Aurelio Martinez—a Central American singer, composer, and guitarist from a small fishing village in Honduras—comes to Carnegie Hall’s Zankel Hall on October 15. He brings a bittersweet vocal style to guitar-accompanied ballads and other traditional song forms, particularly Garifuna music. Robert H. Browning, with Michael Stone and Ivan Duran, provide a brief history of the music.
The history of the Garifuna people dates to 1635, when two large European ships carrying kidnapped Africans were wrecked in the eastern Caribbean near the island of St. Vincent. Survivors swam ashore and took refuge among the indigenous Carib people, who absorbed the escapees. Fiercely independent, the Garifuna resisted colonization for more than 150 years until the British captured St. Vincent in 1797 and they were exiled to the Islas de la Bahía, off the Caribbean coast of Honduras. Soon after, they settled in the coastal regions of Central America, creating communities in Belize, Guatemala, Honduras, and Nicaragua.
Combining powerful vocals with a dense percussive base, Garifuna music is unlike that of any other in Central America. While parallels can be drawn with other Caribbean traditions, the genres created by the Garifuna people are unique. As a population never enslaved, this culturally hybrid, multilingual people maintained discernible West African elements in their music, echoing the three-drum ensemble common to African percussive traditions on both sides of the Atlantic. Garifuna singing and drumming entails a fiercely percussive, communal call-and-response rooted in the sacred context of ancestral invocations and spirit possession, as in Cuban santería, Haitian vodoun, and Brazilian candomblé. The most popular Garifuna secular traditional genres are paranda and punta. Paranda (Spanish for carousal) adds an acoustic guitar to the Garifuna drum tradition; the punta couple dance (named for its characteristic rhythm) recalls the pelvic thrust, or vacunao, of the Cuban rumba guaguancó form.
In the early 1980s, punta rock, a creation commonly attributed to Belizean Garifuna musician, composer, and artist Delvin “Pen” Cayetano, added the amplified guitar to the Garifuna rhythm ensemble. Punta rock’s upbeat message of cultural awareness and mutual respect has spilled over into the rest of Caribbean Central America. Among this ethnically diverse population, it has also fostered an expansive sense of national identity both at home and abroad, and has brought belated recognition of the minority Garifuna population’s contributions to the region.
The Garifuna garaón drum ensemble comprises the lead primera or heart drum, the counter-rhythmic segunda or shadow drum, and the steady bass-line tercera. An unusual adaptation is the use of snares—one or two guitar strings or wires stretched over the drumhead to achieve the buzzing sound also favored in some West African music cultures. This lends a highly valued denseness to the overall sound. Additional traditional instruments include turtle-shell percussion, bottle percussion, claves, and a variety of shakers and scrapers drawn from the Amerindian music of St. Vincent. Garifuna musicians have expanded their instrumental array with European additions, while also incorporating English, Jamaican, Haitian, and Latin American folk elements along with reggae, country, R&B, and rock gleaned from radio broadcasts.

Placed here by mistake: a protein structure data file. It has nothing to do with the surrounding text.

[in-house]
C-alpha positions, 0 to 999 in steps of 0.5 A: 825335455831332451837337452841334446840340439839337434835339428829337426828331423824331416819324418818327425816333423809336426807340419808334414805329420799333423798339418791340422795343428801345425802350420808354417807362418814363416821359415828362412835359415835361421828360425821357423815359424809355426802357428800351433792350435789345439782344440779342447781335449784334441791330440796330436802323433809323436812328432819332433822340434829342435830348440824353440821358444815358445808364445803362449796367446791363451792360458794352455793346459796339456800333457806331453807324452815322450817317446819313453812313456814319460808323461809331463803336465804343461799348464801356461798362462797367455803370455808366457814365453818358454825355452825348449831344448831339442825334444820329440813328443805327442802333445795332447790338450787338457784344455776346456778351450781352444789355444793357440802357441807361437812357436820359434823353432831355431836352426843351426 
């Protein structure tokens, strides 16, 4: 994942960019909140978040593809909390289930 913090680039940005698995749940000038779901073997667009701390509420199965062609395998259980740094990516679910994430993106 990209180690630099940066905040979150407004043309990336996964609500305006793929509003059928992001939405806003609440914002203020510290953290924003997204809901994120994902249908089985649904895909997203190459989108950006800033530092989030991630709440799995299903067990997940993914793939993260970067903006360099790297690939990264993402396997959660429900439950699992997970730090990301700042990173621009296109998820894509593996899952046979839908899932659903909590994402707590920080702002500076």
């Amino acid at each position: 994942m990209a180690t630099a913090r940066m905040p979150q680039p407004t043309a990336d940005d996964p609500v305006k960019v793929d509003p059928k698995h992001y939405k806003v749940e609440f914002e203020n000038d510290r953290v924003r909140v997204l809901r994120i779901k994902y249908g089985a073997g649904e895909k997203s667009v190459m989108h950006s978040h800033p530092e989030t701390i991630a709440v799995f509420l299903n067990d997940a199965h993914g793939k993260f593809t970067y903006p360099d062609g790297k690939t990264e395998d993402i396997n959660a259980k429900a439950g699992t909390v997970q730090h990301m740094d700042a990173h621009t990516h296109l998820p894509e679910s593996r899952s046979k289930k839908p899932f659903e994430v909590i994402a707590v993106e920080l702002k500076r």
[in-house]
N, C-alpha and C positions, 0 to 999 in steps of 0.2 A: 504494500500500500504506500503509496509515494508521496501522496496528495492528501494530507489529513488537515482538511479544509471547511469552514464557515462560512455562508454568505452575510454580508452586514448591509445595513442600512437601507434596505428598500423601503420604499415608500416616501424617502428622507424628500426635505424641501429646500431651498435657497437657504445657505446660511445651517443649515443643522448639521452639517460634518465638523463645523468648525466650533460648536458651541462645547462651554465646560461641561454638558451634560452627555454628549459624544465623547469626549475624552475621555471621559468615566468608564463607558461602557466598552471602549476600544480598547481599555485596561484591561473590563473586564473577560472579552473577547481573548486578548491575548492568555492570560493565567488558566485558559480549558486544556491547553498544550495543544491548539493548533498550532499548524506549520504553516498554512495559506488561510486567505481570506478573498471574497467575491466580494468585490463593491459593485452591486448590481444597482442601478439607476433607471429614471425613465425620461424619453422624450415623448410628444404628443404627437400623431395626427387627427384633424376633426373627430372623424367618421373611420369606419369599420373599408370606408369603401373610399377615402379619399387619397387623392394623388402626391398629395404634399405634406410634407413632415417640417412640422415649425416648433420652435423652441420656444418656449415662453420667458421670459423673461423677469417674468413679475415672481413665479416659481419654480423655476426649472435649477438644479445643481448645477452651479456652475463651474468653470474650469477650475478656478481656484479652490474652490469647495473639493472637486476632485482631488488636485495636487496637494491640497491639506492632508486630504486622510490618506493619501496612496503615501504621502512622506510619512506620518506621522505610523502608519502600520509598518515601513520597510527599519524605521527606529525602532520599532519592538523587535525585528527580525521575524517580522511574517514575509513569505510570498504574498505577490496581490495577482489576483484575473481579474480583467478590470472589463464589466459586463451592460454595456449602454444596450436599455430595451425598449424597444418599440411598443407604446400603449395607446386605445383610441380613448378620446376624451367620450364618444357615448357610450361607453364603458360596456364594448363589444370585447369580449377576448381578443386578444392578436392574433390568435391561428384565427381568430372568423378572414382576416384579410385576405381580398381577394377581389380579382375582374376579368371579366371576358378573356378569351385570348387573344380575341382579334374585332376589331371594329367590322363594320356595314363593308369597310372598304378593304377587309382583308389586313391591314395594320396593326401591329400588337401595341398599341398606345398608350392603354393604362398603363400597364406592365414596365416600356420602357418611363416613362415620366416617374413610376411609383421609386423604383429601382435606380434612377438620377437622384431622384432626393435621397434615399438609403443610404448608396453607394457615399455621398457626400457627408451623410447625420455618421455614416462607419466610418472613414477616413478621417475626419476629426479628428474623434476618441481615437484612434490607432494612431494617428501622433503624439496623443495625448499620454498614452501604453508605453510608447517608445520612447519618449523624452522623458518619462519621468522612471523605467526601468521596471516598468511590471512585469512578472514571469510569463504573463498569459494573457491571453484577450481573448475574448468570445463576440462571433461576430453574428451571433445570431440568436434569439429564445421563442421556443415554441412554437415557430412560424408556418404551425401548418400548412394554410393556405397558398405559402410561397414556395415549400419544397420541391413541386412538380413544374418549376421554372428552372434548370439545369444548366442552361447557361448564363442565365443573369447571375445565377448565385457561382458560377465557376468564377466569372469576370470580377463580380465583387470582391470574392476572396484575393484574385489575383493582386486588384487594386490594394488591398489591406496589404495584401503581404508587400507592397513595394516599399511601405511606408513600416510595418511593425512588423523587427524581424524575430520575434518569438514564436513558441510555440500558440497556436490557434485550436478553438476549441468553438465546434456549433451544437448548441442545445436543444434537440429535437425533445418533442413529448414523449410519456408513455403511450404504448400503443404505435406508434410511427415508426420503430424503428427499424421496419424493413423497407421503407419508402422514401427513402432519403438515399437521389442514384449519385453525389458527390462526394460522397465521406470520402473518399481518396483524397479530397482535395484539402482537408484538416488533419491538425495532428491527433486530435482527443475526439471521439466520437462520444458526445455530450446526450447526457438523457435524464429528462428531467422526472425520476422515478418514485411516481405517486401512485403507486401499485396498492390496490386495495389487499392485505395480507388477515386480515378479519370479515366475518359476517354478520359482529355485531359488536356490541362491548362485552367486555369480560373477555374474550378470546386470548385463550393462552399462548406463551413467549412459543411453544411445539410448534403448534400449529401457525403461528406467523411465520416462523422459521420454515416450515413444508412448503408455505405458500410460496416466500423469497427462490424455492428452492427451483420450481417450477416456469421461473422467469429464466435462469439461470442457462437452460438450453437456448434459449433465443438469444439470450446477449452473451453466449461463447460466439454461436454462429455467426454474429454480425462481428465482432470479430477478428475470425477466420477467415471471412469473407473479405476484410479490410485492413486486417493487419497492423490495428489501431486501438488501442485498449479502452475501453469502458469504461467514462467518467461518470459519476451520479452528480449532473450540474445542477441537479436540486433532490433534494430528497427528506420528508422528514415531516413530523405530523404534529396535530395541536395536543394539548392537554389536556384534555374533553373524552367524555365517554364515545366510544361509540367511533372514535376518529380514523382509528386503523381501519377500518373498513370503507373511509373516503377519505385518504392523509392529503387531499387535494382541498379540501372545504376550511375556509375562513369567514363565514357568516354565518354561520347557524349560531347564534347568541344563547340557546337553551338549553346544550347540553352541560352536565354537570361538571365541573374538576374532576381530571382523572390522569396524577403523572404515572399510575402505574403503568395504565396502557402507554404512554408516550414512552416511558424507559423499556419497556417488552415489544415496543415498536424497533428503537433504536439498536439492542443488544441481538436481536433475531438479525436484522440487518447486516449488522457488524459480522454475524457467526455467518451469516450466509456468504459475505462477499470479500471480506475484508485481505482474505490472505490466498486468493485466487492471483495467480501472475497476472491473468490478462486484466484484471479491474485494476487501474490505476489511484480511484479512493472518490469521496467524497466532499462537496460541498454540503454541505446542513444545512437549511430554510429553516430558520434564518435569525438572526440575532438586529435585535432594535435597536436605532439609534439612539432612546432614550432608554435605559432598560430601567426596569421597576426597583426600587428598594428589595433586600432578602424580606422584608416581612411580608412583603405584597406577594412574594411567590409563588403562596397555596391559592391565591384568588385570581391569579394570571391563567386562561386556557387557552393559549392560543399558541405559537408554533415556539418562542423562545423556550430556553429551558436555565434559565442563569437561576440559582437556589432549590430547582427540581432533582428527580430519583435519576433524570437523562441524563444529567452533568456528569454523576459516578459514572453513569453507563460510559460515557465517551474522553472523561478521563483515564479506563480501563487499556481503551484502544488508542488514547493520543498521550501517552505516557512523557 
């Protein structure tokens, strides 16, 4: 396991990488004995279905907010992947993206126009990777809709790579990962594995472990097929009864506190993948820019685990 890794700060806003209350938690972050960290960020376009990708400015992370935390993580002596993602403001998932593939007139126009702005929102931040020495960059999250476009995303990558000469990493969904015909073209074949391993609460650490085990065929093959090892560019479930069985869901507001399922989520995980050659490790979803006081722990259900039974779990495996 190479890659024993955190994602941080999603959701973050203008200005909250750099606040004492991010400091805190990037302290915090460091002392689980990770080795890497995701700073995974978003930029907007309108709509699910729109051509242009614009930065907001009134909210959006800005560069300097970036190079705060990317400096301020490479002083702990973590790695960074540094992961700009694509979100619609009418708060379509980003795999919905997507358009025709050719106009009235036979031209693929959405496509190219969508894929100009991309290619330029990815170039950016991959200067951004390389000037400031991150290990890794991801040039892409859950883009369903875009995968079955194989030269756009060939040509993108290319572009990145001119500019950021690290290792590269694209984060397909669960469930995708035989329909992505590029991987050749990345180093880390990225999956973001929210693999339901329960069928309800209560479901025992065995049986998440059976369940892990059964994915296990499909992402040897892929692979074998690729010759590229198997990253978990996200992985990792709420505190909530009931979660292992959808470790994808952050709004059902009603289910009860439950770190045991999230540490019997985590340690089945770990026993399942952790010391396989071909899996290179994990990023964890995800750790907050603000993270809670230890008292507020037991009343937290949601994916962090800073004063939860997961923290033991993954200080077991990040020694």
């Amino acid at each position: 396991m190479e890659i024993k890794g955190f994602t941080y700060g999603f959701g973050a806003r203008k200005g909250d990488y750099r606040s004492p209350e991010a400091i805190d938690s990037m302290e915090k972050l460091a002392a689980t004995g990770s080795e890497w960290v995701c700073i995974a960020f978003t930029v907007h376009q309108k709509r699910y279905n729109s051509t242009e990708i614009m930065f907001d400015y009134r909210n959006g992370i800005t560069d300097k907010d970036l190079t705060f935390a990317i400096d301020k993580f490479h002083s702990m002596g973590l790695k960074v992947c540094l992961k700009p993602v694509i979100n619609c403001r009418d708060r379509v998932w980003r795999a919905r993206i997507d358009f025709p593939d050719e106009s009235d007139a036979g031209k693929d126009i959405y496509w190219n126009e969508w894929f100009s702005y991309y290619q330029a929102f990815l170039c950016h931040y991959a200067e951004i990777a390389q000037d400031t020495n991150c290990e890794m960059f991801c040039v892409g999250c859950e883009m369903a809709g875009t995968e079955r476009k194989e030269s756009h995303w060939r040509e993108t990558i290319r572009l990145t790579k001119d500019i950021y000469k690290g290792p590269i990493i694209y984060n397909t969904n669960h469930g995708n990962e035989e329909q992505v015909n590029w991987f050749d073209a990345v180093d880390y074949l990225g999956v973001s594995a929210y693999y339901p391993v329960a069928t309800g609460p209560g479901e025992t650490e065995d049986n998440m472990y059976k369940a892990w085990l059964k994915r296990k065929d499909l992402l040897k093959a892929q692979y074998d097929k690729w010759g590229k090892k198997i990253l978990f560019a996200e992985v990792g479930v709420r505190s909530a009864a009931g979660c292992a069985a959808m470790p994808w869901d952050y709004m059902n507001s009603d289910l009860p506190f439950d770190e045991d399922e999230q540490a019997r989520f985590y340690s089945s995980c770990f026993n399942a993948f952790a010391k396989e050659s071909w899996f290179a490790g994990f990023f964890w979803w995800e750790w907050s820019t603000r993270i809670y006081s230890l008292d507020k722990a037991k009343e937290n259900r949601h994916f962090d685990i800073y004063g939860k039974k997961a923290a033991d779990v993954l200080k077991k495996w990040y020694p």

The two artists who have been at the forefront in furthering Garifuna music in recent years are the late Andy Palacio, a Belizean musician who popularized punta rock, and Honduran artist Aurelio Martinez, who has been a major force in maintaining and expanding the paranda tradition. Paranda refers both to a rhythm prevalent in Garifuna traditional drumming styles and also to a genre of music. While the rhythm can be traced to the Garifuna’s roots in West Africa, paranda as a genre was born in the early 19th century when the Garifuna settled in coastal Central America. It was there that they encountered Latin American music, adding the guitar and elements of Spanish and Latin rhythms. In their chronicling of daily life from social ills and romantic trysts to humorous tales and a penchant for improvisation, the songs bring to mind the great Caribbean tradition of calypso. Martinez has continued to modify and expand the music, while adhering to its roots. A recent sojourn in Senegal where he mentored with Youssou N’Dour and met and recorded with many Afropop artists—both famous and unknown—opened new avenues and drew worldwide attention to his most recent Laru Beya recording.
Continuing the legacy of Palacio and other important Garifuna artists, Martinez uses his art to further the cause of his people, to inform, to educate, and to explore new territory. His work, along with that of both older and younger members of his community, provides a beacon for oppressed people throughout the world. Perhaps the most inspiring aspect of Garifuna music is that it not only chronicles the miseries of an oppressed people, but celebrates their steadfast resilience and their joie de vivre. According to Martinez, “We’re not going to let this culture die. I know I must continue the culture of my grandparents, of my ancestors, and find new ways to express it. Few people know about it, but I adore it, and it’s something I must share with the world.” The Garifuna music takes its place firmly with the blues, flamenco, tango, reggae, Portuguese fado, and Greek rembetiko in evoking the soul of a community.
For the original report go to http://www.carnegiehall.org/BlogPost.aspx?id=4294981444